In April 1994, bedlam engulfed Rwanda. As General Romeo Dallaire, commander of the U.N. peacekeeping force there, says at the start of Frontline‘s powerful documentary Ghosts of Rwanda, it was clear that Hutu extremists would soon be “pushing Rwanda into the abyss.” But the U.S. government didn’t want to get involved, having recently been burned by its intervention in Somalia, and the U.N. would not allow the peacekeepers to use force. And so Dallaire stood witness to genocide. “How come the mission failed . . . ” Dallaire interrogates himself now, “and 800,000 people died?”
Ghosts of Rwanda slips from players like Madeleine Albright and Clinton national security adviser Anthony Lake, who pleaded ignorance, to men like Dallaire and Phillippe Gaillard of the Red Cross, who remained in the country as Hutus systematically butchered their Tutsi neighbors with machetes. One aid worker says of the atmosphere, “Killing was like a drink—if you took one, you wanted another.”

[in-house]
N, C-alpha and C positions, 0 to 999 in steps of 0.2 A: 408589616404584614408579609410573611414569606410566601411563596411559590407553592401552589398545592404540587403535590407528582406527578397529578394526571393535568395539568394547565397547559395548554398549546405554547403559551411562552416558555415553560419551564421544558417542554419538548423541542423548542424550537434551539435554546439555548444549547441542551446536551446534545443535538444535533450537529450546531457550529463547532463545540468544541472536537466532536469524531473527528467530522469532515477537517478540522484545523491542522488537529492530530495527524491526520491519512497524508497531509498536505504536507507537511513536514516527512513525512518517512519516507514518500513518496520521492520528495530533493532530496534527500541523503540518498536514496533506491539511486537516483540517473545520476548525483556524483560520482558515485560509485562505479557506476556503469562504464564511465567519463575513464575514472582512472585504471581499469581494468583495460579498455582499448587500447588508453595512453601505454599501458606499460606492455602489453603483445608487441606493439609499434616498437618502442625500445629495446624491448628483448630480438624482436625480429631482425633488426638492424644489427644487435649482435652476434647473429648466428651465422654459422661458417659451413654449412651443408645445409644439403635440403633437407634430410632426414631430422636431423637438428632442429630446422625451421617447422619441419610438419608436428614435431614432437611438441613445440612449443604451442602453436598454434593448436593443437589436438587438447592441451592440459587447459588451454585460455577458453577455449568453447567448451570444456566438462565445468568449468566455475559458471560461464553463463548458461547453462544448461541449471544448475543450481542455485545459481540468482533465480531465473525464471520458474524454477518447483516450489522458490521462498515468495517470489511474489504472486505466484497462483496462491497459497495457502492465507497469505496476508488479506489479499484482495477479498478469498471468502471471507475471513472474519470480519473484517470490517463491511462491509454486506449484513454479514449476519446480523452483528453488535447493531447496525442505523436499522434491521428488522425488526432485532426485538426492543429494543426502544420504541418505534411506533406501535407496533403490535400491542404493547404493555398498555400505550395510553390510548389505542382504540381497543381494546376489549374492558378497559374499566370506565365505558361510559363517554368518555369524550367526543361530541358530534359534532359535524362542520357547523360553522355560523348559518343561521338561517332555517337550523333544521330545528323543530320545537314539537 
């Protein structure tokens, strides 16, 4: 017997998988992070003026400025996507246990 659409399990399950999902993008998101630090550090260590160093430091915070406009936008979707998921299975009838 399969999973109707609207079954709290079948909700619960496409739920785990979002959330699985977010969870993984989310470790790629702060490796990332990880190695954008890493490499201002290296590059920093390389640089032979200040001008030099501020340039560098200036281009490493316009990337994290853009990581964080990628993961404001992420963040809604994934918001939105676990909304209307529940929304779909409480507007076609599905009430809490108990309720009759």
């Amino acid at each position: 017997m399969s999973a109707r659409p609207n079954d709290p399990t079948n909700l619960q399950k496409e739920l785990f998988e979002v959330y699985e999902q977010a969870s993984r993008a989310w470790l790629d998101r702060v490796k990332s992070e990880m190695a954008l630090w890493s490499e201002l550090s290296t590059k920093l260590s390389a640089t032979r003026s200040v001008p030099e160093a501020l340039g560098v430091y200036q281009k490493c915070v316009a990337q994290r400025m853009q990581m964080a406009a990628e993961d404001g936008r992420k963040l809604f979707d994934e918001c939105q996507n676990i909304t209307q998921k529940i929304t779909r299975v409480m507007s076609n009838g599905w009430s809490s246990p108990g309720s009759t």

To mark the 10th anniversary of the genocide, the Sundance Channel is broadcasting three documentaries that make good companion pieces to the PBS program. Along with The Last Just Man, a doc about Dallaire himself, there is Anne Aghion’s Gacaca, Living Together Again in Rwanda?, which watches victims and aggressors come together as they prepare to participate in a system of local justice tribunals called Gacaca. The trial system is confusing, but the interviewees are riveting, patiently offering up stories that beggar belief. Aghion filmed her short follow-up, In Rwanda we say . . . The family that does not speak dies, just last year when thousands of confessed killers were released from jail, presumably to return home to the very villages where they committed atrocities. While Americans continue to be confused about how and when we should practice intervention, Rwandans are contending with something very different: the ugly business of reconciliation.